A record-breaking bloom of algae in Lake Erie in October, 2011 is seen in this Landsat-5 satellite image. The green scum is mostly Microcystis, which produces a liver toxin and can cause skin irritation. (Image: NASA) Yesterday, you may have read a news story here at Discover about the results of a study into the causes of Lake Erie's record-breaking 2011 algae bloom, and how climate change could make events like these more common. Today, I thought I would advance the story by fleshing out some of the broader context. "Several feet deep of green gunk on your shoreline certainly doesn't do wonders for property values or your ability to enjoy the lakeshore," says Anna Michalak, a researcher at the Carnegie Institution and the lead author of the study, published Monday in the Proceedings of the National Academy of Sciences. But she and other researchers agree that there are more reasons than that to care about the gunk: It can be toxic, and it is an increasing global problem. Blooms can occur when nitrogen and phosphorous from fertilizers run off into lakes, estuaries and other waters. (Phosphorous is more of a problem in lakes; nitrogen in coastal environments.) Michalak and her research team documented what she called "a perfect storm of weather events and agricultural practices" that triggered Lake Erie's biggest bloom ever. And also how climate change could make such events more frequent. For the details, I encourage you to see Breanna Draxler's story from yesterday. As Michalak and her colleagues pointed out in their paper, this kind of problem is increasing all around the world. Much of the world's population, and agricultural production, is concentrated near the coasts, she points out. "And as more and more land is used more intensely for agriculture, we're seeing an increased issue with nutrient loading into coastal systems." Alan Townsend, an expert in biogeochemistry and ecosystem ecology at the University of Colorado, Boulder (and a colleague of mine here), concurs. "In recent decades, algal blooms have been increasing in severity and frequency in many parts of the world — and not just the U.S. and Europe," he says. In an email to me, he continued:
China is a big one, with some nasty documented cases and undoubtedly many more that have not hit the global radar. Toxic blooms have also occurred in several parts of Latin America, perhaps most notably Brazil. Some of these have resulted in people dying. Canada has also had problems — e.g Lake Winnipeg, among others.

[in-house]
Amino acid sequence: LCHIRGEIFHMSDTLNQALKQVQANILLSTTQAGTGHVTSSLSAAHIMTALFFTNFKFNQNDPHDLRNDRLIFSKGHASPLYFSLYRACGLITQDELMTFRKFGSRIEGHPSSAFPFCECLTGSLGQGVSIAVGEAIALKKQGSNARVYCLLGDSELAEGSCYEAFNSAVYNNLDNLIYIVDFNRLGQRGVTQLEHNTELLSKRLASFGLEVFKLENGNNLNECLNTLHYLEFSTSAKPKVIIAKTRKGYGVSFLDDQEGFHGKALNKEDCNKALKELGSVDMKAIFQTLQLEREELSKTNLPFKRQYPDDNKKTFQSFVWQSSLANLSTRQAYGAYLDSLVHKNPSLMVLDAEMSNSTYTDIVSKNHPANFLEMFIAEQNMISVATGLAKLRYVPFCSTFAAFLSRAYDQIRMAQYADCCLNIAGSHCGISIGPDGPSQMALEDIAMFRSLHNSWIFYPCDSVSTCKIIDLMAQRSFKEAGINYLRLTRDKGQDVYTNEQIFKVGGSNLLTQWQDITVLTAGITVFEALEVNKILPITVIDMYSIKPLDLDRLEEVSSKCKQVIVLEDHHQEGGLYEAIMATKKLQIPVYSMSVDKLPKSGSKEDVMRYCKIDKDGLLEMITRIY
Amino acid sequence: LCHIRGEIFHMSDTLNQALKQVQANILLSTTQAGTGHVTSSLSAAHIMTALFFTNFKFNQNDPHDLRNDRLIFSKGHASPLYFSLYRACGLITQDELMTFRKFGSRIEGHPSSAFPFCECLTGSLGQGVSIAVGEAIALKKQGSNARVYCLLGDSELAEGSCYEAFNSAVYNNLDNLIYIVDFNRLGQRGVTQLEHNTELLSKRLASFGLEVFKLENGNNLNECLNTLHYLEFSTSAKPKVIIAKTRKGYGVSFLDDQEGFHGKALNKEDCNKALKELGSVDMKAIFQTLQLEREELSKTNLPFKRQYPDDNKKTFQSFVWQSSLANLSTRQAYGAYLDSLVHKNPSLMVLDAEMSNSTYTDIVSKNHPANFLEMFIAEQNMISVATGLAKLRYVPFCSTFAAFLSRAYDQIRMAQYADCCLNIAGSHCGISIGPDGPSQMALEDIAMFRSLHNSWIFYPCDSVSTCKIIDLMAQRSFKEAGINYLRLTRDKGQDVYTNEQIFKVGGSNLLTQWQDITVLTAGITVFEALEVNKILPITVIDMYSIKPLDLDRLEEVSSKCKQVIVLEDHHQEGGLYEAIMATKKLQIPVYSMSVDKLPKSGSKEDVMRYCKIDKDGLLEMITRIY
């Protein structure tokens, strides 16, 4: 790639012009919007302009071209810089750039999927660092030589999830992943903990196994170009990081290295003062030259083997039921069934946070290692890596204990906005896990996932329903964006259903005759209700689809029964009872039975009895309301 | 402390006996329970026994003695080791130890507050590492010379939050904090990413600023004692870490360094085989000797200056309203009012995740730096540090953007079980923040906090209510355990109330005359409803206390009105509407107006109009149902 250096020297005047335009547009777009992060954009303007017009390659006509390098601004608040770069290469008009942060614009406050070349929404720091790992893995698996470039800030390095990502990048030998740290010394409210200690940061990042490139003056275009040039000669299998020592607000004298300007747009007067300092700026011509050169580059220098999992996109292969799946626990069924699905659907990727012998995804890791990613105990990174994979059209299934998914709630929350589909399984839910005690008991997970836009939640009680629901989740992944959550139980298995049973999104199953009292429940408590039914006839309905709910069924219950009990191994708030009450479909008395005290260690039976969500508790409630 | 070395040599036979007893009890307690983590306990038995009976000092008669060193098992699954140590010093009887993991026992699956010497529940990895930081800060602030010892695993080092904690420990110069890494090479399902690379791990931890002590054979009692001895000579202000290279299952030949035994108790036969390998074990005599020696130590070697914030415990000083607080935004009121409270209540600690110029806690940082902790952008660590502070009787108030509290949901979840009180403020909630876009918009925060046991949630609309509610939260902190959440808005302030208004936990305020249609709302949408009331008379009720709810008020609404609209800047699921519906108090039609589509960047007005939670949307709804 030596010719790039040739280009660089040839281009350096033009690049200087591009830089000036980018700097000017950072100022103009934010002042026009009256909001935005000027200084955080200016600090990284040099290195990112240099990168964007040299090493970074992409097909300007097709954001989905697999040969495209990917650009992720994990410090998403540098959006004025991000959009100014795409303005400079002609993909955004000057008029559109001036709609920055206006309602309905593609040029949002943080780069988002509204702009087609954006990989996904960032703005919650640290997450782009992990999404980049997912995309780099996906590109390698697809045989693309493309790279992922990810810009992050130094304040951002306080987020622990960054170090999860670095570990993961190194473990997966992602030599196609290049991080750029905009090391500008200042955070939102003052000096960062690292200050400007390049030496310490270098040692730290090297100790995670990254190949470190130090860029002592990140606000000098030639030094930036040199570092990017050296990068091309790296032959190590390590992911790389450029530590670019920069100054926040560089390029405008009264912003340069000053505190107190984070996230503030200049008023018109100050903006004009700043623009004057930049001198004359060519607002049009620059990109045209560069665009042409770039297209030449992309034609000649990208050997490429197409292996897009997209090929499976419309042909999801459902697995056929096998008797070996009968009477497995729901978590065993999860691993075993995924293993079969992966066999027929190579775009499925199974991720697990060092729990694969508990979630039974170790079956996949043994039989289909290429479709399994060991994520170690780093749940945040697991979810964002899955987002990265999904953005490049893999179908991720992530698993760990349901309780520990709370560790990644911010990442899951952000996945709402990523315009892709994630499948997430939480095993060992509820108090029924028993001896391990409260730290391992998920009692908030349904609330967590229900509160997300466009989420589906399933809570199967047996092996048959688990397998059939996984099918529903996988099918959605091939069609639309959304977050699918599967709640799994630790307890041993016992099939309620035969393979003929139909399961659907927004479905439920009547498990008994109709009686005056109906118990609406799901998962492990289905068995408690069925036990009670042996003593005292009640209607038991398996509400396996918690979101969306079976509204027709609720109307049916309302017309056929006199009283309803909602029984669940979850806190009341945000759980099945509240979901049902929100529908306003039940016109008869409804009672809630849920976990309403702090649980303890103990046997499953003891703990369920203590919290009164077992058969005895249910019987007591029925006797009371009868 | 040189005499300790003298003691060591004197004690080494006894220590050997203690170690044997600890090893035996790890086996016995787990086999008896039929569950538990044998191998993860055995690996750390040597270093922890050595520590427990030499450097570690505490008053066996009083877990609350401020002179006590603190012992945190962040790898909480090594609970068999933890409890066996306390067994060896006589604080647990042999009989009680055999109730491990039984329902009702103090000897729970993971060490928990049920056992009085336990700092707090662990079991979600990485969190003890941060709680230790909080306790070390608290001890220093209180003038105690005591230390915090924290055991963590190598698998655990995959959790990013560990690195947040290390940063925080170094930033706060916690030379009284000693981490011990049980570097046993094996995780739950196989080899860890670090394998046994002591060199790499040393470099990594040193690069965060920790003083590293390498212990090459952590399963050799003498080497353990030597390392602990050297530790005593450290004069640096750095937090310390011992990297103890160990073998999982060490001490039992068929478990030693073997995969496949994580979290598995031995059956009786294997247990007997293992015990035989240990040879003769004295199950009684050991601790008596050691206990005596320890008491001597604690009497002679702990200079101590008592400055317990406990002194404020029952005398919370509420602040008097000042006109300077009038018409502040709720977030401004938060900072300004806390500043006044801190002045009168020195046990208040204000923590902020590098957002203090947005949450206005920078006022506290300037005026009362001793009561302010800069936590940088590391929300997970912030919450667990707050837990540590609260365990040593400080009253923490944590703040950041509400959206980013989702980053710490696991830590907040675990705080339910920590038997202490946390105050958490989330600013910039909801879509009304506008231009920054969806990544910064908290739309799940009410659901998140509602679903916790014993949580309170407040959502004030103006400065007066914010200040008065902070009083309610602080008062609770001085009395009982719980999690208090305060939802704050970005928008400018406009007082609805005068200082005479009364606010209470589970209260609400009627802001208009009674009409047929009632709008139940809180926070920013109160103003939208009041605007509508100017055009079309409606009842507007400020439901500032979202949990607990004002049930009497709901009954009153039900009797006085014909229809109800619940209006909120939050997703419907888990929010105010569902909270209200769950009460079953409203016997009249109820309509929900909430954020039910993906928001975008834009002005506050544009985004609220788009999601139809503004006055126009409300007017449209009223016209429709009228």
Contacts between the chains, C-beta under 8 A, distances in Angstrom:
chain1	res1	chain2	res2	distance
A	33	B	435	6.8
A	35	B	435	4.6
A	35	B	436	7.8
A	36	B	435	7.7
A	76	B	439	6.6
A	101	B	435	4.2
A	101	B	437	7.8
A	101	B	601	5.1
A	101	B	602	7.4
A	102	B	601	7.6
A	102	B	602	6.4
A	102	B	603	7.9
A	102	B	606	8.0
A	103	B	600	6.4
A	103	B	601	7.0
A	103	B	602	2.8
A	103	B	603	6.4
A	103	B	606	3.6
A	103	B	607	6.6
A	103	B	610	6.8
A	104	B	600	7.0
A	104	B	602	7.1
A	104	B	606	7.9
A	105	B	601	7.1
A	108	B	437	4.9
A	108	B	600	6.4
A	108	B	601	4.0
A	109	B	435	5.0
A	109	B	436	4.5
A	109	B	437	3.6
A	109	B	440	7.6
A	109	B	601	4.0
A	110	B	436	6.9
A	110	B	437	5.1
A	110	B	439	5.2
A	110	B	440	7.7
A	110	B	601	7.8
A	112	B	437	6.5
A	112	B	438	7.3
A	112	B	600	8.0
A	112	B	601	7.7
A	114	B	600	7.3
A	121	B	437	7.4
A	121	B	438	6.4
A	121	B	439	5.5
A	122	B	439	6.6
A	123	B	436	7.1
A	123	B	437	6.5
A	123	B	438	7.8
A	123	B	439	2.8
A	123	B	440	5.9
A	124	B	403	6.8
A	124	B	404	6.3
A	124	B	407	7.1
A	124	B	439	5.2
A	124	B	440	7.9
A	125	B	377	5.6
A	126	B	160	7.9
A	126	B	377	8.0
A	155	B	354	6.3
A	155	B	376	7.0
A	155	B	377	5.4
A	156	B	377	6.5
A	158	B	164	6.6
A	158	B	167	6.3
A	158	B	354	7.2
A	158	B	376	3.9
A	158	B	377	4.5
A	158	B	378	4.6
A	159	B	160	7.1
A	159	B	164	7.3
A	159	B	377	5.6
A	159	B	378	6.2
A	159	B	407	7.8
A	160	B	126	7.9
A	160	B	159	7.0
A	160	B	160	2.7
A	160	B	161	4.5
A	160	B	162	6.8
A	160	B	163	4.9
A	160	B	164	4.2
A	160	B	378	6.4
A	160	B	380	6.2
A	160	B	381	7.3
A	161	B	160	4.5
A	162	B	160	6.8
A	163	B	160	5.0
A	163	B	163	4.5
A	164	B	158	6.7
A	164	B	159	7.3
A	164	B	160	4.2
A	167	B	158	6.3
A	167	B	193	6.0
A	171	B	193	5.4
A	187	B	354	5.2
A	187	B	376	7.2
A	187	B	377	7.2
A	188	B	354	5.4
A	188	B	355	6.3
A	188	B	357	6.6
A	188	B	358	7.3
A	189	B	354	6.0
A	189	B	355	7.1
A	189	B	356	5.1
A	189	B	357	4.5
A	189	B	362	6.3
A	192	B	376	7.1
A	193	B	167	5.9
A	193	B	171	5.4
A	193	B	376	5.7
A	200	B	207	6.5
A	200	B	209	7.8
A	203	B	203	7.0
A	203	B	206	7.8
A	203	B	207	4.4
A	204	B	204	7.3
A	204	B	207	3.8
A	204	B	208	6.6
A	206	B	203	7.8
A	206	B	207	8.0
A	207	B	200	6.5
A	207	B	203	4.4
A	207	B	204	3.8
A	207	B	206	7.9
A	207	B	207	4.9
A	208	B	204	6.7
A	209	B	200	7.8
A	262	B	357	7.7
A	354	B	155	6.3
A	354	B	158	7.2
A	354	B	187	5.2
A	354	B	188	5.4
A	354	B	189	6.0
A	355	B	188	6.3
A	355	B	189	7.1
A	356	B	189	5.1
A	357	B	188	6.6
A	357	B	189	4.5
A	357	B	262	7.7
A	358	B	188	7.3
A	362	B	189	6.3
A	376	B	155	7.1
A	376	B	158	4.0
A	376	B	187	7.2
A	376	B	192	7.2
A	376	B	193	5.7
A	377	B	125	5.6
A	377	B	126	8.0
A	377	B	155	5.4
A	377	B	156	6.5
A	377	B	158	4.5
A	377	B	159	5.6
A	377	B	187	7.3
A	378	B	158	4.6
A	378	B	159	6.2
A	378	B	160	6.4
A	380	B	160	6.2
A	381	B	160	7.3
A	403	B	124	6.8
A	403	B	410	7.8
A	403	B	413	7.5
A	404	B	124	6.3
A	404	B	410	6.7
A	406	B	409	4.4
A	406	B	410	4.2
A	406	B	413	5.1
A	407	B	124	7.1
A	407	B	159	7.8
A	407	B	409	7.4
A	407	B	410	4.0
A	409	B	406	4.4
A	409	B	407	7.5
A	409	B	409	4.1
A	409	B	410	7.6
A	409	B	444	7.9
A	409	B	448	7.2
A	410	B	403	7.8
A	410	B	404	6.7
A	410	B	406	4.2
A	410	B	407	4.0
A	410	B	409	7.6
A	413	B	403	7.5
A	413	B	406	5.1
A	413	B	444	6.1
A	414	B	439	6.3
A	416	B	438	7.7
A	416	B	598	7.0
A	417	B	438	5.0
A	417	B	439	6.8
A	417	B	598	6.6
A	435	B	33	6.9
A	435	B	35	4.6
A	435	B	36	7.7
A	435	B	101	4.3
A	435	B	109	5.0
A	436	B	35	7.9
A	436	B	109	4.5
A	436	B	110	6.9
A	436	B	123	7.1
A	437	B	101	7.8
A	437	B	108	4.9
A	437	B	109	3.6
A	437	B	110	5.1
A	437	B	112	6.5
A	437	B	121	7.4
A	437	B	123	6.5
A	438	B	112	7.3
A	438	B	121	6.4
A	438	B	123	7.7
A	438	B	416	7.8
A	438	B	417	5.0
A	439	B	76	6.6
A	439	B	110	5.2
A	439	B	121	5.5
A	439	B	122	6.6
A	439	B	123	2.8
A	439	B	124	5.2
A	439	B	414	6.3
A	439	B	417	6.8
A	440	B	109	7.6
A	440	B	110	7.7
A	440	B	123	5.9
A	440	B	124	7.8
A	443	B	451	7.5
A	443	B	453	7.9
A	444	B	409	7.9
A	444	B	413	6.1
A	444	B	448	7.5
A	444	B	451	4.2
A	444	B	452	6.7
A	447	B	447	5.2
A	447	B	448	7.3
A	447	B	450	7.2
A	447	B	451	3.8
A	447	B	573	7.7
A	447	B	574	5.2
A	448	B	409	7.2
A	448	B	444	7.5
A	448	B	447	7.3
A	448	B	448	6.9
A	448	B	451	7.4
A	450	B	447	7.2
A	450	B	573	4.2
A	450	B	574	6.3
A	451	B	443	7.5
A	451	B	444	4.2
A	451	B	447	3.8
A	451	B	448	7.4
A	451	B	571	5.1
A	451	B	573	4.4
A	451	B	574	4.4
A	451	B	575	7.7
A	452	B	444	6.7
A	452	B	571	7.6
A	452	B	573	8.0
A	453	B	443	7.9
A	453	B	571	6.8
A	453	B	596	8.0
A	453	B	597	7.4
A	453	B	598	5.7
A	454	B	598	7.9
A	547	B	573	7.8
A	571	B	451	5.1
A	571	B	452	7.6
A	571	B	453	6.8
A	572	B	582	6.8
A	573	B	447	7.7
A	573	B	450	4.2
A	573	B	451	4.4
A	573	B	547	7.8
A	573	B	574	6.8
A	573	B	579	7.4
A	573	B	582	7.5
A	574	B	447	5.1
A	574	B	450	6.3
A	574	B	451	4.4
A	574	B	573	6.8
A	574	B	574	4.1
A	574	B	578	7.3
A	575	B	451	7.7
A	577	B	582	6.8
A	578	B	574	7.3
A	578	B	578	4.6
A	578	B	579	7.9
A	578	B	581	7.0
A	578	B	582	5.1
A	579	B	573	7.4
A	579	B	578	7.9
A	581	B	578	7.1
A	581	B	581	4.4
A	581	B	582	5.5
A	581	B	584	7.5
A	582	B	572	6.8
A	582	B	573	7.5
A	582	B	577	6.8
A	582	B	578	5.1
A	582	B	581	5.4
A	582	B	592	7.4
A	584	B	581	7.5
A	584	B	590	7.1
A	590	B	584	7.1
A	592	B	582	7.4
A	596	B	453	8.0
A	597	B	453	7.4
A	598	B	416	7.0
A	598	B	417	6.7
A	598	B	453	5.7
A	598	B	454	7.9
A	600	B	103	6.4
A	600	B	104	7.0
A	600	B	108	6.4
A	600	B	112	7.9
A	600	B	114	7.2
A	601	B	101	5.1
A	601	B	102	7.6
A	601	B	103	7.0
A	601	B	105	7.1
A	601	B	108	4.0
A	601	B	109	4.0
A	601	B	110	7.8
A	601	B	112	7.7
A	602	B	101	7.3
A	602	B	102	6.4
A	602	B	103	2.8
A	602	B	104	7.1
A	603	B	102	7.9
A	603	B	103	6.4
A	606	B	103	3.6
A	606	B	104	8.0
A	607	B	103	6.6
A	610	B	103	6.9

When big blooms of algae die, they sink, and the organisms that decompose them use up oxygen in the water. The process is known as "eutrophication," and the plunge in oxygen levels is called "hypoxia." "This is harmful to fisheries and other aquatic life," Michalak notes. But algae blooms also can have a direct economic impact. For example, during the massive 2011 bloom in Lake Erie, the city of Toledo, which draws drinking water from the lake, had to spend several thousand dollars extra each day to treat it.
A bloom of Microcystis algae in Lake Ontario. (Image: NOAA) "These blooms in particular are hazardous, because they involve a specific cyanobacteria called Microcystis that releases a compound that is toxic to the liver," she says. Another species releases a neurotoxin. "With the mess made within Lake Erie, we may have been 100 to a thousand-fold above international standards for these toxins," she says. Thus the need for more expensive water treatment efforts during the bloom. Michalak cautions against simply looking for villains. Fertilizer has become essential in feeding a growing global population. And, in fact, her research revealed that reduced-tillage agriculture, introduced to lower the amount of climate-altering carbon that is emitted from the soils of agricultural fields into the atmosphere, has had the unintended consequence of increasing the runoff of nutrients into Lake Erie. "Sometimes the things we do for the best possible reasons turn out to have negative consequences," she notes. Another contributing factor has been the big push to grow corn — a fertilizer-intensive crop — to make ethanol for supplementing gasoline. But this is not one of those environmental problems that should cause us to despair. As Alan Townsend points out, it is not at all intractable:
Many of our modern agricultural systems are far from optimized in terms of maximizing the food gain from fertilizers while minimizing the loss to the environment. Doing better here would actually increase food security, save money, and lessen growing environmental and economic risks posed by nitrogen and phosphorous pollution. And we can do better — much of this is not a matter of pie-in-the-sky inventions of the future. With proper will and policies in place, most of the world's major breadbaskets could greatly improve their N and P use efficiency in ways that would be win-win scenarios, at least in the longer run.